18 Jun 2021

Rising Star: Ahuwhenua Young Māori Farmer Quinn Morgan

From Country Life, 9:23 pm on 18 June 2021

Quinn Morgan (Ngāti Tūwharetoa/Te Āti Haunui-a-Pāpārangi) was recently named the Ahuwhenua Young Māori Farmer of the Year.

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Photo: Susan Murray/RNZ

Quinn Morgan laughs when you ask if he always wanted to be a dairy farmer as a kid.

"Growing up I was more in love with my Playstation. My stepdad was a dairy farmer for a few seasons but I was more a city-slicker type kid, rather than going out there and doing everything," he told Country Life.

But after just one season as a dairy farmer, Quinn has won the prestigious Ahuwhenua Young Māori Farmer Award. Just as impressive; he's only 26.

The Young Māori Farmer of the Year award recognises talented up-and-coming farmers and growers, as well as encouraging young Māori to make farming a career choice and to showcase to prospective employers the talent pool that exists within Māori.

Friday 14 May 2021 was a big night in New Plymouth.

"I had no idea that I was going to be called, so I was just looking at the ground, then I saw everyone looking at me. I looked at her (my wife) and they announced it again."

It was a special night; included in the 800 guests were top people in the industry, politicians and Māori leaders.

"The Tūwharetoa chief was there, and that was a really big thing for us," he says.

Quinn was born in Taumarunui and lived around the Central Plateau before moving to Whanganui.

In 2007 he moved with his mother, step-father and sister to Brisbane to start a new life.

After completing secondary school there, he met his now-wife Samantha and in 2015 they settled in Perth where Quinn was involved in the fitness industry working full-time in a gym and they had three children.

Despite playing sport all his life, including rugby to a representative level in Australia, Quinn says he'd never experienced anything like the nerves he had the night they announced the Ahuwhenua Awards.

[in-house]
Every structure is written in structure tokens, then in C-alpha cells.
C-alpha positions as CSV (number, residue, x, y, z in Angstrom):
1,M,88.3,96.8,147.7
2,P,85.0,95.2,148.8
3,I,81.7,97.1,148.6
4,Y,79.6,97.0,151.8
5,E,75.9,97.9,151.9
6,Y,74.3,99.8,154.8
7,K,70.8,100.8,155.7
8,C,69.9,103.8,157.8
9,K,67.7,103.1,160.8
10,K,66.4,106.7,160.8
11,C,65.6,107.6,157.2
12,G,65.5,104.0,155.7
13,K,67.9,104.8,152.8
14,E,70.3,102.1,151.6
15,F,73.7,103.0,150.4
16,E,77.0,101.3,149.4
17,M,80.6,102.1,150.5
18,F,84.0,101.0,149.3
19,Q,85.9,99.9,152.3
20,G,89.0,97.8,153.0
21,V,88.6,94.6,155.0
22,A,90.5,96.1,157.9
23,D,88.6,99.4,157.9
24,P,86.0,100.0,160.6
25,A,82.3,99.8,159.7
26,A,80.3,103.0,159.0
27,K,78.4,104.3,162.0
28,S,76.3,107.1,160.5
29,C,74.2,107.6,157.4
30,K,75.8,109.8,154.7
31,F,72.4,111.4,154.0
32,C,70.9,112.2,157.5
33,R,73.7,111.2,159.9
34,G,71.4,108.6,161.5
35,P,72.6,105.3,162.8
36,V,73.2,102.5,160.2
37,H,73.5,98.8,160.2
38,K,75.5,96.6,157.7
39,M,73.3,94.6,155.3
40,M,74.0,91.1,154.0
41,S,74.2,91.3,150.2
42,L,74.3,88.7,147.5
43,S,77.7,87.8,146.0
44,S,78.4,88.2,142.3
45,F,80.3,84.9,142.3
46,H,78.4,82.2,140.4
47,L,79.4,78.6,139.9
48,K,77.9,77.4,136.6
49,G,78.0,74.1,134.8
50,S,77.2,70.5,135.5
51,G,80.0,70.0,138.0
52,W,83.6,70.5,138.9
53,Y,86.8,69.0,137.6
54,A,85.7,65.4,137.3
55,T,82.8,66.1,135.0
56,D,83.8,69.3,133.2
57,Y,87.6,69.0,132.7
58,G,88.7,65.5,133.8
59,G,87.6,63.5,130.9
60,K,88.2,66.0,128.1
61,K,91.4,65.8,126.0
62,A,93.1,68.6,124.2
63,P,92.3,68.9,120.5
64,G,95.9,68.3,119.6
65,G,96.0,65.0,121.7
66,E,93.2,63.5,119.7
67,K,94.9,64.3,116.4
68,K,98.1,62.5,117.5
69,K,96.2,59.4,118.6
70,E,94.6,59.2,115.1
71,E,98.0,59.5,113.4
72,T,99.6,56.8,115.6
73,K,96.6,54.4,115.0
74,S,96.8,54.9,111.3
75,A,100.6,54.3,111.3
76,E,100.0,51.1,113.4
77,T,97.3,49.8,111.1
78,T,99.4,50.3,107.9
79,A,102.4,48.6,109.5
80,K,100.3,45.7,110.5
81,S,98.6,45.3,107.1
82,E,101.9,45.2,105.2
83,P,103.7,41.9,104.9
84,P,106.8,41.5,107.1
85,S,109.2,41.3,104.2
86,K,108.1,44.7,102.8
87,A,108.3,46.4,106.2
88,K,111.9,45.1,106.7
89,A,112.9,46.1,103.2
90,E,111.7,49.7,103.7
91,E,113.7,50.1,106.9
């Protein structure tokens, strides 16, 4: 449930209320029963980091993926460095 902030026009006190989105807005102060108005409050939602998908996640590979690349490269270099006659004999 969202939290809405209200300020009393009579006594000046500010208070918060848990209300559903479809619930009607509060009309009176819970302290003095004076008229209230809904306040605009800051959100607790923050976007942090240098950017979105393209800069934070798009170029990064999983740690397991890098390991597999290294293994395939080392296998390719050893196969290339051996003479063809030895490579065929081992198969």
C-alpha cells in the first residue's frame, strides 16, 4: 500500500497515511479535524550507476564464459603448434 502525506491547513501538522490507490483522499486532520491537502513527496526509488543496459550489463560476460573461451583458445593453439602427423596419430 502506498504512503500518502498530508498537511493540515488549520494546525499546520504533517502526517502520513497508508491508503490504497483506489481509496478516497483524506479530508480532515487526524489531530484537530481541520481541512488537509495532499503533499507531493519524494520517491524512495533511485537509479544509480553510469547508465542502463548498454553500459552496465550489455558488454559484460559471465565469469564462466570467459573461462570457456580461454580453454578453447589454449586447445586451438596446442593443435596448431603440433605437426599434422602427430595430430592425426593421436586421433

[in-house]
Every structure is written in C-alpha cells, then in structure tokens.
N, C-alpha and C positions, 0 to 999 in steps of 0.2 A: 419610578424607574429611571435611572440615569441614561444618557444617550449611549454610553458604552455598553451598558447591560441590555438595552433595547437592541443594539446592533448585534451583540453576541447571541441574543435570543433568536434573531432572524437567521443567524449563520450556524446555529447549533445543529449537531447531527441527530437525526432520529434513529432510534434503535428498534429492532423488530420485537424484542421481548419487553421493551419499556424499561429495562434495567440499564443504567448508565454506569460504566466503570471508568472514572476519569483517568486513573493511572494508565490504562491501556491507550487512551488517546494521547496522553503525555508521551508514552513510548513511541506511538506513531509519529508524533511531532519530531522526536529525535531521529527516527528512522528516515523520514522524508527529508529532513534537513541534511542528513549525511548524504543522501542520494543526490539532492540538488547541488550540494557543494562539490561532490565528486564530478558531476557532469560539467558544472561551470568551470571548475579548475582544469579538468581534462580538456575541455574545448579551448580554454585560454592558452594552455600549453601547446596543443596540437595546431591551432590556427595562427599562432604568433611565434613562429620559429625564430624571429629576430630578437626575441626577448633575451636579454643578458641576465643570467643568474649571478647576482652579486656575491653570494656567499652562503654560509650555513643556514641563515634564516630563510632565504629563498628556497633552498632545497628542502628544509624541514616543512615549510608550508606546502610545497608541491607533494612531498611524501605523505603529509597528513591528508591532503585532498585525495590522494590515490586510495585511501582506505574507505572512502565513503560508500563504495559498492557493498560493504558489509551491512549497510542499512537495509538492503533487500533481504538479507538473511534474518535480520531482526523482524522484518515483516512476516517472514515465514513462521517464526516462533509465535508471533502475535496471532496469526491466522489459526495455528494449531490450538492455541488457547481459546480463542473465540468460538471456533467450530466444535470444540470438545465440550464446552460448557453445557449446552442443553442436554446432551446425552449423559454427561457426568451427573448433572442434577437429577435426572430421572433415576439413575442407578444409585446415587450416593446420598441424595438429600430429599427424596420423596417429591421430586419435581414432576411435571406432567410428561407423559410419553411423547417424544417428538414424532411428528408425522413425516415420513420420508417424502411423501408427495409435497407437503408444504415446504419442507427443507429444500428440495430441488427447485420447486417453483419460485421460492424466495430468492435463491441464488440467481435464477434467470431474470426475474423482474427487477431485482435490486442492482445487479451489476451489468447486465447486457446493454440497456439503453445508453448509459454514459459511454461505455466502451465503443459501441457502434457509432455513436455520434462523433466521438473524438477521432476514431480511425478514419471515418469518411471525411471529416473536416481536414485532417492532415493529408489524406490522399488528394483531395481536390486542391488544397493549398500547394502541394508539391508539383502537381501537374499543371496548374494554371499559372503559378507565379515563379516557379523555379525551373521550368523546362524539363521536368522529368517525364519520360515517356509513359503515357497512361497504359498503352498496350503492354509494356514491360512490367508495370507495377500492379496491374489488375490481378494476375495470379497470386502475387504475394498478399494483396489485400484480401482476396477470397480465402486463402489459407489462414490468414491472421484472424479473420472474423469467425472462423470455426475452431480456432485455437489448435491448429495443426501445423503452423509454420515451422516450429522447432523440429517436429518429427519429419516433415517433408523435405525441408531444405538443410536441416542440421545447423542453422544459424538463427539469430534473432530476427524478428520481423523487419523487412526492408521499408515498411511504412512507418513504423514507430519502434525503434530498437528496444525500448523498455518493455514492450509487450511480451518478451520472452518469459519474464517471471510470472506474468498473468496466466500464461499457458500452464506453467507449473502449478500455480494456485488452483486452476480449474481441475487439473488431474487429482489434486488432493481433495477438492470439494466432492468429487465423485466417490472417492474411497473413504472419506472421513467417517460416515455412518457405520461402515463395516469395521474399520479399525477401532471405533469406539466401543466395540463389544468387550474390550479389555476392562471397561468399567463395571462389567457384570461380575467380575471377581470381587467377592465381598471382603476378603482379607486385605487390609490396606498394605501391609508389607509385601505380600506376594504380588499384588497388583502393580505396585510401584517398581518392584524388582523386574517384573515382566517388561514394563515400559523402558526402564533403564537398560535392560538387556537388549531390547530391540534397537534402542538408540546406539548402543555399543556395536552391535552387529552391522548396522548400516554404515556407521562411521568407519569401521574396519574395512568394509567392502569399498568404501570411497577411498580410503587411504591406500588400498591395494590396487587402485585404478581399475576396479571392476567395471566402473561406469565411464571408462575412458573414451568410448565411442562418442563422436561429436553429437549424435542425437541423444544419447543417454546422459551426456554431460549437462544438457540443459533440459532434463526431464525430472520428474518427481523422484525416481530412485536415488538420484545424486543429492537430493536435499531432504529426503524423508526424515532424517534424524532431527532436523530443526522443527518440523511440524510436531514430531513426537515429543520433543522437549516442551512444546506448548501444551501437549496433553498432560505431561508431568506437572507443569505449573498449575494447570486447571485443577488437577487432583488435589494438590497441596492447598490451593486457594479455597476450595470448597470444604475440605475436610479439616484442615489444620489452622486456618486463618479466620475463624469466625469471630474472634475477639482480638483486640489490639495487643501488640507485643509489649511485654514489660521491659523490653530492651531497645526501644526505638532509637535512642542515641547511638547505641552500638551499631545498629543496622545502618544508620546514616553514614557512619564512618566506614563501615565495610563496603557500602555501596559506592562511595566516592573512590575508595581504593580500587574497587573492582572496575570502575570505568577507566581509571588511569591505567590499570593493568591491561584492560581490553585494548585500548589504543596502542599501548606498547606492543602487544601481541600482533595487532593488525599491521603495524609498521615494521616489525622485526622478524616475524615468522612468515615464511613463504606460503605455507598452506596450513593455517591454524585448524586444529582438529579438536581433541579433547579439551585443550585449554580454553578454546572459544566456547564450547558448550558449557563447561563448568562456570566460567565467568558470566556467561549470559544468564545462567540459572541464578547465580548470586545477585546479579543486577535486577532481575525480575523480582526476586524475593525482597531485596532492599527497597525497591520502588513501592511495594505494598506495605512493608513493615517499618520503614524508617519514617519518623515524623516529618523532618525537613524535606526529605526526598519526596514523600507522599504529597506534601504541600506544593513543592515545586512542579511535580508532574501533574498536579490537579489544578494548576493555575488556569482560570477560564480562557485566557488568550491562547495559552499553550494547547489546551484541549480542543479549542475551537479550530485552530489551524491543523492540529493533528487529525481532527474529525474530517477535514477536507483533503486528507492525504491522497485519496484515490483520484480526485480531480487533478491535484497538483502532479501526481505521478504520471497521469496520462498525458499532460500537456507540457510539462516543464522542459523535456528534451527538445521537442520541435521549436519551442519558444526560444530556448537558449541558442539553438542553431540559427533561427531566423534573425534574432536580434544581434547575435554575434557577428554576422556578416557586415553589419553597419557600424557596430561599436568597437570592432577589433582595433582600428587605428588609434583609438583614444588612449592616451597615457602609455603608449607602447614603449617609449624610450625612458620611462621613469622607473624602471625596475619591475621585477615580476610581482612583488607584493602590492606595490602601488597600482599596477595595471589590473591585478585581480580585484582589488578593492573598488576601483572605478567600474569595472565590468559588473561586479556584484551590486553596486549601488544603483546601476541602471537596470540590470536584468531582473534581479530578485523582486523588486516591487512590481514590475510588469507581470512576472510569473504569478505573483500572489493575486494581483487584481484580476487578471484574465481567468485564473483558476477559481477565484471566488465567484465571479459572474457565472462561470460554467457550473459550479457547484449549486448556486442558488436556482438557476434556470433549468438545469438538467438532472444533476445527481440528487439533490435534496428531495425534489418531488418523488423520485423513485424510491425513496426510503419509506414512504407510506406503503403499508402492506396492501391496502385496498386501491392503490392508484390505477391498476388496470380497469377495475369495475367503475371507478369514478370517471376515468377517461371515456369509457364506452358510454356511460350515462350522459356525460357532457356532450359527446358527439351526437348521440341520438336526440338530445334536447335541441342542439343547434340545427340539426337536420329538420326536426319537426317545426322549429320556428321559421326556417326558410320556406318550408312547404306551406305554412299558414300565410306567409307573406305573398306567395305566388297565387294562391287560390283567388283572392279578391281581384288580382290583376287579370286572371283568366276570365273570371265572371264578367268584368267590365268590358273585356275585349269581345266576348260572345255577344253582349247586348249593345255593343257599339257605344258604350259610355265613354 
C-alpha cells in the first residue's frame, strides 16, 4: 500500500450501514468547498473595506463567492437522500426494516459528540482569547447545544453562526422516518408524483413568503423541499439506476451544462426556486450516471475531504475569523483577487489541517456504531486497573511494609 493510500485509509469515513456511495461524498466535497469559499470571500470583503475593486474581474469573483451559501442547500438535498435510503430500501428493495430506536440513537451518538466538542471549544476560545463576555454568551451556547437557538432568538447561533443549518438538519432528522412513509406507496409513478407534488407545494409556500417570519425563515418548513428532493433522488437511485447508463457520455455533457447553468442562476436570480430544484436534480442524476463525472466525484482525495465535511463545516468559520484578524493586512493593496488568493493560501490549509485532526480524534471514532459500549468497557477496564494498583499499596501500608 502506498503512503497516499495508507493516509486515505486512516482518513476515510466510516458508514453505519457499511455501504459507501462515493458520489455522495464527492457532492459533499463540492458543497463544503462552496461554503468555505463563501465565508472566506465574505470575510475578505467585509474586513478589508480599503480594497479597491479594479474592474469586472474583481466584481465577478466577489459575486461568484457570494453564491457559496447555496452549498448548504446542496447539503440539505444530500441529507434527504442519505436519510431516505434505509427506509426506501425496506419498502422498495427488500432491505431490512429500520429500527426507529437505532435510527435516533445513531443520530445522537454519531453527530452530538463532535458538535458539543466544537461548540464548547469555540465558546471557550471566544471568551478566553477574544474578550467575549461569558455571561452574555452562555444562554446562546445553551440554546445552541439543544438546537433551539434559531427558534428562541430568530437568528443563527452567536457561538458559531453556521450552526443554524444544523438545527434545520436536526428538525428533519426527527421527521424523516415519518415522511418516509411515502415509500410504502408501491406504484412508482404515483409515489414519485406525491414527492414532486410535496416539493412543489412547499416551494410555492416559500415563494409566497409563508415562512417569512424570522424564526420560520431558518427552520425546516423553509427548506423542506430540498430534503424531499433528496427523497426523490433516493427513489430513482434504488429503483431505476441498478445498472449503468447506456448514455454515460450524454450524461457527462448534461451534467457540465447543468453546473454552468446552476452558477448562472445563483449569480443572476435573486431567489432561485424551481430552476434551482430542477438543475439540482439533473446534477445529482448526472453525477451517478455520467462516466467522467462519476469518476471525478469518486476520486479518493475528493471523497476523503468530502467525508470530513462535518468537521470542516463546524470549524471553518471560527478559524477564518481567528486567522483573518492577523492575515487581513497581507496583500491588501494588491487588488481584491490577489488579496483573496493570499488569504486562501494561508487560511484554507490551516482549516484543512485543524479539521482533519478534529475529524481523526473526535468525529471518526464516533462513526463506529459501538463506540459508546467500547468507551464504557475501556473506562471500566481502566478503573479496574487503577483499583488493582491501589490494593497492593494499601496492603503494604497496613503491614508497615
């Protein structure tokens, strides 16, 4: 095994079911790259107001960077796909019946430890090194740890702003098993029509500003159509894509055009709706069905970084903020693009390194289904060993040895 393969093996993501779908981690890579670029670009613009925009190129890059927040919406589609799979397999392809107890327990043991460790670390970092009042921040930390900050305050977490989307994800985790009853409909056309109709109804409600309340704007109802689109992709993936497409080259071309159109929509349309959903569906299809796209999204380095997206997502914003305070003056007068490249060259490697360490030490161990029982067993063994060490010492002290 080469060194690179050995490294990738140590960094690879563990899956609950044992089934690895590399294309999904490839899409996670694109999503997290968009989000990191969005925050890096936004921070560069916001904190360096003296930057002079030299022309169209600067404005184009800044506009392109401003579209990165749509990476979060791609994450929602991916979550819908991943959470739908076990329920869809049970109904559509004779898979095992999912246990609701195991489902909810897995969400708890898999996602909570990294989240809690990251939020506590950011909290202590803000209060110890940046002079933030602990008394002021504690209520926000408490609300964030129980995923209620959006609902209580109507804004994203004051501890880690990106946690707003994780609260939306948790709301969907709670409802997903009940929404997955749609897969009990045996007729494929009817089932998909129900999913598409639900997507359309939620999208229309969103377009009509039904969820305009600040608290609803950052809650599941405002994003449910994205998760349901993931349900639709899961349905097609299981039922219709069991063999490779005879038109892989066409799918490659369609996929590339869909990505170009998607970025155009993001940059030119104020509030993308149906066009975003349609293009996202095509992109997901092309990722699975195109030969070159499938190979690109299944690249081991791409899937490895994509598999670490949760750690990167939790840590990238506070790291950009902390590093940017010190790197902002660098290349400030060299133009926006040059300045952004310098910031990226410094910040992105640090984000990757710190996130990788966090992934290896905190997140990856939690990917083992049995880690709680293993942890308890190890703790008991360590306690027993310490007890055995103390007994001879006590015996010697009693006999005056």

"I've never been that nervous before. I was blown away when we won; I forgot half the people I should thank."

That included his employers Sam and Kate Moore but Quinn put that right with a quick phone call as soon as he left the stage.

Quinn and Samantha, who is studying a diploma in Agri-business, moved in early June from the Moore's 570-cow job near Whakatāne to a sole-charge position on a 290-cow farm in Galatea; still with the same employers.

He says he has a lot to thank his employers for, as well as Tangaroa Walker and his Farm 4 Life programme which offers coaching in dairy farming for people starting out.

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Photo: supplied

But Quinn's career in dairying nearly didn't happen.  

The couple decided Aotearoa was where they wanted their kids to grow up so in early 2020 he arrived in Auckland with just his suitcase and a good attitude.

Quinn nearly made it to police college with only one interview panel left but, when Covid-19 hit, all applications were halted and, as a result, he ended up on a whānau dairy farm to help out. Here the flame was lit.

He started applying for dairy jobs, but after missing out on about 40, Quinn booked a flight back to Perth to have lockdown with Samantha and the children.

Then came the turning point.

Just a couple of days before his return flight, Quinn got a job interview for a dairy herd assistant, he told them his goal - to own his own farm - and was offered a job pretty much there and then.

He then called Samantha, the flight was canned and for the next few months, Quinn got stuck into work alone. 

That was hard as he missed his family but they all knew it was a good choice to make.

"I'm just grateful it bore fruit."

Quinn says his employers have been big mentors.

And he doesn't take the mantle of the Ahuwhenua Award lightly and says he has the responsibility of helping others into dairying.

"It's massive. I hope I can help others reach their goal. It is bigger than ourselves and it is not about us."

But one day he does hope "to have our name on the letterbox."

"I keep hearing bad things about dairy, that it isn't family-friendly, but being in dairy is probably the most time I have got to spend with my family. And that's something that we'd love to give ..again massive wraps to my employers, they're really family-orientated .. and that's something I'll carry on, the culture, if we do get staff in the future."

For Quinn and Samantha, dairying on their new farm is "up and up."

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Photo: Susan Murray/RNZ